Enforcement of 13th

The Constitution set up a national government of limited powers, which the Bill of Rights further constrained. The 13th Amendment was the first major attempt to expand these powers since the nation’s founding. It specifically granted Congress the authority to enforce the amendment’s purpose of abolishing slavery—serving as a model that future amendments would follow.

Dec 13, 1863
Wilson proposes abolition amendment in the House

Slavery, being incompatible with a free government, is forever prohibited in the United States; and involuntary servitude shall be permitted only as a punishment for crime. Congress shall have power to enforce the foregoing section of this article by appropriate legislation.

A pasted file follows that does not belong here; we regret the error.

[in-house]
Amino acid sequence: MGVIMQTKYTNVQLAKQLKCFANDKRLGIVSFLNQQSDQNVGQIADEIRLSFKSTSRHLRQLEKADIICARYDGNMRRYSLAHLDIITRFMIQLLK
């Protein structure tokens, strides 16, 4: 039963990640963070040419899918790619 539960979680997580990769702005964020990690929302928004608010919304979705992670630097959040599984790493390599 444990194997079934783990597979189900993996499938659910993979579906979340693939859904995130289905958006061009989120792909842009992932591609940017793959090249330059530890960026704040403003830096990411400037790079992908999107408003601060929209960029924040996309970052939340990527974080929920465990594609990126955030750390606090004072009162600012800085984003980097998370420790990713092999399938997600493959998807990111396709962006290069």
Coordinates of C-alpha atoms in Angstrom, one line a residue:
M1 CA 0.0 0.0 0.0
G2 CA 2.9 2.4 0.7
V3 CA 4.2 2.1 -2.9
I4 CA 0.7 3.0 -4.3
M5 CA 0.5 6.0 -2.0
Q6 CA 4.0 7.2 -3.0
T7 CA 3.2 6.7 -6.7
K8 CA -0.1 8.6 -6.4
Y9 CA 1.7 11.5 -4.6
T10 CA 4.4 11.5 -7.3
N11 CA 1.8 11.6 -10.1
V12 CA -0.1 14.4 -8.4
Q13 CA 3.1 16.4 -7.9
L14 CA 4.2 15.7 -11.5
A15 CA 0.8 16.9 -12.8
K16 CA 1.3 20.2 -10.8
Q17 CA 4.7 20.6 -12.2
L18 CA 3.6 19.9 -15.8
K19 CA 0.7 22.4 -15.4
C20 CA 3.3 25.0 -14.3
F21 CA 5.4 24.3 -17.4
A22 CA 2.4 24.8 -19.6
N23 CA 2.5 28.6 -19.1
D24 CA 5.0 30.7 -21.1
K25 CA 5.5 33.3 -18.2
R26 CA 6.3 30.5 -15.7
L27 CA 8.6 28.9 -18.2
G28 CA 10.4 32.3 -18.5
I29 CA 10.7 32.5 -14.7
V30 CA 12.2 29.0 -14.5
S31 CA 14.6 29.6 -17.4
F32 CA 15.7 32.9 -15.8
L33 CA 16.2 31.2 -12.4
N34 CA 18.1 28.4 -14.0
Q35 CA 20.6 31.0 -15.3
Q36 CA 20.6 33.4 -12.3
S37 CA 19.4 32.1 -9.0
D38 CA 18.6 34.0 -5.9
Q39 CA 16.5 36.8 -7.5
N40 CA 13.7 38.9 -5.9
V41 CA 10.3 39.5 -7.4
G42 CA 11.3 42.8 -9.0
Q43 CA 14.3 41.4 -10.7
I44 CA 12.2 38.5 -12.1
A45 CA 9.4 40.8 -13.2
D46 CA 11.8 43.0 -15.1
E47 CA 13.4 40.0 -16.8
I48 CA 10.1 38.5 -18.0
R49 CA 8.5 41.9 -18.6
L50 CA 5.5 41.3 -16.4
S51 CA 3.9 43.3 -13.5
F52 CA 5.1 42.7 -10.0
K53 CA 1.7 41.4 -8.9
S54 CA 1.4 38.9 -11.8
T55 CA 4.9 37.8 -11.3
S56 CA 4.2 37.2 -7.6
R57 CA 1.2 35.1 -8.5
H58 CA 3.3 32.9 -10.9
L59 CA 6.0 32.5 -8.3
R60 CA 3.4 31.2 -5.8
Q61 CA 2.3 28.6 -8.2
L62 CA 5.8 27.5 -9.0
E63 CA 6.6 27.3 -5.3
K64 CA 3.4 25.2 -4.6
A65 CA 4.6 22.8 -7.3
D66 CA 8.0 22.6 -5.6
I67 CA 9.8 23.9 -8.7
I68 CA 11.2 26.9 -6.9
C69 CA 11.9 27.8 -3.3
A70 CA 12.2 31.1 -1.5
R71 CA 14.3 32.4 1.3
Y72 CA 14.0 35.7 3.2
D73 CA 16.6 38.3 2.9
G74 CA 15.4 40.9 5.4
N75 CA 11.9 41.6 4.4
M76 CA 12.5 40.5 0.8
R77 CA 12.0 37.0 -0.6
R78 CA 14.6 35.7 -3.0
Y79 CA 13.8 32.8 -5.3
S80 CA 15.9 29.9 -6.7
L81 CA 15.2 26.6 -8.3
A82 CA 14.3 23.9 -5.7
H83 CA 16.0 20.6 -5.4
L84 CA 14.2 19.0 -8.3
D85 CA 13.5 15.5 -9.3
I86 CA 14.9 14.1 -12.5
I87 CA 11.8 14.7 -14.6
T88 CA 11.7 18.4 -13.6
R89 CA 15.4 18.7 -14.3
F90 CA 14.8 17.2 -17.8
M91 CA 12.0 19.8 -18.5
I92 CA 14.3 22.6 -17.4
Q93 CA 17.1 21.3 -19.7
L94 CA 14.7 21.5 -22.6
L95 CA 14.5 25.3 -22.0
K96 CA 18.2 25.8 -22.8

Jan 30, 1865
The 13th Amendment

Section One: Neither slavery nor involuntary servitude, except as a punishment for crime whereof the party shall have been duly convicted, shall exist within the United States, or any place subject to their jurisdiction. Section Two: Congress shall have power to enforce this article by appropriate legislation.